The name of the city of Manbij in the northeastern Aleppo countryside in northern Syria has assumed significance in Syrian, regional and international scenes since it became a point of conflict between Turkish-backed Free Syrian Army groups leading the Euphrates Shield operation on one hand, and Assad forces and PKK-affiliated Kurdish Deomacratic Union Party (PYD) forces on the other.
Both the Syrian regime and the Kurdish militias are working to prevent the advance of the Euphrates Shield forces toward Manbij after Turkish-backed opposition groups took control of the city of Al-Bab east of Aleppo, following long and ferocious fighting with Islamic State (ISIS).
The Euphrates Shield forces are trying to take control of Manbij because it is the gateway to the city of Raqqa in eastern Syria, ISIS’ de facto capital since 2014.
A few days ago, the Manbij Military Council, which is affiliated with the Kurdish-led Syrian Democratic Forces, announced it was surrendering to regime forces the line of contact with the Euphrates Shield forces west of Manbij. This was confirmed by Russia, Assad’s political and military ally.
Manbij is located in northern Syria, about 90 kilometers to the northeast of Aleppo city, 35 kilometers from the Turkish border and 40 kilometers from the Euphrates River to the west.
The city is about 100 square kilometers while its population, according to 2014 statistics, is about 60,000 people. Most of them are Arabs, at about 90 percent, with other groups, such as Kurds, Turkmen and Circassians, who have coexisted peacefully with each other throughout history.
Manbij, the second biggest city of Aleppo province, has endured much of the turmoil which has embroiled Syria since the outbreak of the March 2011 popular demonstrations against the Assad regime, in which Manbij also took part.
Syrian opposition forces took control of the city on July 17, 2012. Following that, the city was governed by its residents through a local council and served as a successful example for the regions under Syrian opposition control.
This state of affairs continued until March 2013, when the city was targeted by an ISIS ideological campaign and later fell under its military control in January of 2014. This marked a turning point in altering the face of the city and surrounding region, which had welcomed thousands of families fleeing from the Syrian regime’s shelling.
More than a year after ISIS took control of Manbij, SDF militias launched an operation on the city on May 31, 2015, backed by the U.S.-led international coalition’s massive air and land support.
The Kurdish militias’ aim was to connect the eastern and western banks of the Euphrates River and impose their influence upon them. They hoped to subsequently gain control over an area extending along the Turkish-Syrian border from the northern Syria's Hassakeh province to the east to Manbij in the west, and then advance in the northern Aleppo countryside up to Afrin.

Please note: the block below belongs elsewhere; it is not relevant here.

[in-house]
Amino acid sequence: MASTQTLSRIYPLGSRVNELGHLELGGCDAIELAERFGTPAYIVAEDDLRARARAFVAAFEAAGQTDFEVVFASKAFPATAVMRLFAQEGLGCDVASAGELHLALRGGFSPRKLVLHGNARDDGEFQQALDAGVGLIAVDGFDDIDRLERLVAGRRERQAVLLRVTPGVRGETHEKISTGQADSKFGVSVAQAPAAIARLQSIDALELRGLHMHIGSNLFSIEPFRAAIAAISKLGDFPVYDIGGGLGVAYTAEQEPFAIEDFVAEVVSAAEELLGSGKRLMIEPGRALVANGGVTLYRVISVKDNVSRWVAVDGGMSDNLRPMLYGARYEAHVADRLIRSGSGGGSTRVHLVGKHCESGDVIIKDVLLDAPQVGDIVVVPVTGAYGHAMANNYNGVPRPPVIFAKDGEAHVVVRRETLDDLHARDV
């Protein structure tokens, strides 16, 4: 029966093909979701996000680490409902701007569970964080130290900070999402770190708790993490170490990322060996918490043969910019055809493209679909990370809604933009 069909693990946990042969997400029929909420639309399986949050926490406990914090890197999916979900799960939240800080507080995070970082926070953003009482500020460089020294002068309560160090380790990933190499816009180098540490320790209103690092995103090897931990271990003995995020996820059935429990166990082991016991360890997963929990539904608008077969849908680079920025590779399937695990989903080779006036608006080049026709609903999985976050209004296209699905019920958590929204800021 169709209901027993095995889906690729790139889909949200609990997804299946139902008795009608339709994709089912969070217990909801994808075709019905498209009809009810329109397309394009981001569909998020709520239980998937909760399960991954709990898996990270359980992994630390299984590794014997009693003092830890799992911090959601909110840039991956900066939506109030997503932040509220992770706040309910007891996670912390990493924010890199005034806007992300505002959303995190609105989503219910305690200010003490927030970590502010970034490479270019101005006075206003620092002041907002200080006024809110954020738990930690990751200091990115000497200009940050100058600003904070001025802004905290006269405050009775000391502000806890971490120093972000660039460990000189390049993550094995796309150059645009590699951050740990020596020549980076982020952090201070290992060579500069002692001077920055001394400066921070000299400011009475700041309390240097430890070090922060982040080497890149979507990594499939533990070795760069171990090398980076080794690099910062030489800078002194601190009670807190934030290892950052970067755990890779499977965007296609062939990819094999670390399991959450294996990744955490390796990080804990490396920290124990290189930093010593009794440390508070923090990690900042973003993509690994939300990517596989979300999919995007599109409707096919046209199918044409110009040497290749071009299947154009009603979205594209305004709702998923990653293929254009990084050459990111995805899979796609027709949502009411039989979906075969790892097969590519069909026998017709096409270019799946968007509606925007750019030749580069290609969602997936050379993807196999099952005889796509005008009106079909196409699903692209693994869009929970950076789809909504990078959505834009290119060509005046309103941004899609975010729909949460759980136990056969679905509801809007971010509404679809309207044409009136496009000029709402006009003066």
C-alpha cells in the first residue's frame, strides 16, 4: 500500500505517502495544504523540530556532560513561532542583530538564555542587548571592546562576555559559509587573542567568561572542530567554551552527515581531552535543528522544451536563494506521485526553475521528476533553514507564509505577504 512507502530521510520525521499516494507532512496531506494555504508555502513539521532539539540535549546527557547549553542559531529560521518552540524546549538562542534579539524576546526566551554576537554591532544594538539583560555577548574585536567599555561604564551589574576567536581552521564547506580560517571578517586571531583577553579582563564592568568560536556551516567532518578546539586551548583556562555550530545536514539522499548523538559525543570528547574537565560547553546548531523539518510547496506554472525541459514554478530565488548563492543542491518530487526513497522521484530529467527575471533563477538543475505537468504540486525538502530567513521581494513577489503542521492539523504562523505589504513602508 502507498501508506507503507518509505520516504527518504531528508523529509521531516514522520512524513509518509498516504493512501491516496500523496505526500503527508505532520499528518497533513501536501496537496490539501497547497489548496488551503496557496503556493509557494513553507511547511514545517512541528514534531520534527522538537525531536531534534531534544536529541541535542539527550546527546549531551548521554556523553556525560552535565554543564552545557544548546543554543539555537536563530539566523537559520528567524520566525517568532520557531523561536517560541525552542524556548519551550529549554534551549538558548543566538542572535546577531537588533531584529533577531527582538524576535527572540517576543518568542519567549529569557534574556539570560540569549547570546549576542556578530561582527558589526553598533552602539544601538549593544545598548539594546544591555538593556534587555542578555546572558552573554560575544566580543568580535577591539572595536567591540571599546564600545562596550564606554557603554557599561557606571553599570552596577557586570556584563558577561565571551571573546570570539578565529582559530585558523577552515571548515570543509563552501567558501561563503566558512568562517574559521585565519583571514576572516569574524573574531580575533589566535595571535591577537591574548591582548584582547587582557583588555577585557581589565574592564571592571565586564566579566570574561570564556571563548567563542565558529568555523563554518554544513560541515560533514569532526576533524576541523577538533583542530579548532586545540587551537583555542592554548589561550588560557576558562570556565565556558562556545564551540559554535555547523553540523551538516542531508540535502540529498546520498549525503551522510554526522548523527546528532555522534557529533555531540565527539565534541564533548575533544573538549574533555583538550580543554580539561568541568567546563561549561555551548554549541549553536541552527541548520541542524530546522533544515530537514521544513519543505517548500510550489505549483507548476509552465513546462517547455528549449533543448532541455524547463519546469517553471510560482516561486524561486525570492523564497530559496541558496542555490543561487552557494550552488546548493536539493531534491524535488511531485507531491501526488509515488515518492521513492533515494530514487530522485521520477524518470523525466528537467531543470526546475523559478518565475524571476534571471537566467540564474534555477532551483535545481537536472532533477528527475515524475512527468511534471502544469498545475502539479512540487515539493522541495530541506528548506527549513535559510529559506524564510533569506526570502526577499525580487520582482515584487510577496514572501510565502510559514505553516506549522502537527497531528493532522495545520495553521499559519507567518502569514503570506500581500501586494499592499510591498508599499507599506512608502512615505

In fact, these Kurdish-led forces did manage to take control of Manbij in August 2016. However, Turkey’s Euphrates Shield operation, launched in the same month, seized broad swaths of the northern and eastern Aleppo countryside in order to secure the Syrian-Turkish border, obstructing the Kurdish militia’s plans and derailing its advance toward Afrin.
Despite U.S. assurances to Turkey that the Kurdish militia fighters would leave Manbij after expelling ISIS from the city, these promises were never implemented. Thousands of fighters remain deployed in Manbij and its countryside under U.S. protection.
These forces, which have increased in number recently and have stationed themselves along the line of contact with FSA groups, are apparently joining other groups working to prevent the advance of Euphrates Shield forces toward the city.
Since taking control of Manbij, Kurdish militias have taken a series of steps to consolidate their presence in the city. They have made claims of delivering the Manbij administration to Arabs, while retaining de facto control of the city.
The militias have also raised the American flag in some parts of Manbij to suggest the presence of U.S. forces in the city and thereby protect themselves against possible attacks. They have also issued ID cards sealed with their stamp and distributed them to Manbij residents, a step toward legitimizing their presence in the city, which they took over by force of arms.
According to FSA leaders from Manbij, the city will be important in the coming battle toward ISIS' main base in Raqqa.
Colonel Haytham al-Asafi, leader of the 51st Brigade, one of the FSA divisions participating in Euphrates Shield, said: “The entry to Raqqa is through one of just two directions — either from Tal Abyad or from Manbij. There is a third route from Deir Hafer but it is under ISIS control. This will force us to move in areas under control of the Syrian regime.”
This article was translated and edited by The Syrian Observer. Responsibility for the information and views set out in this article lies entirely with the author.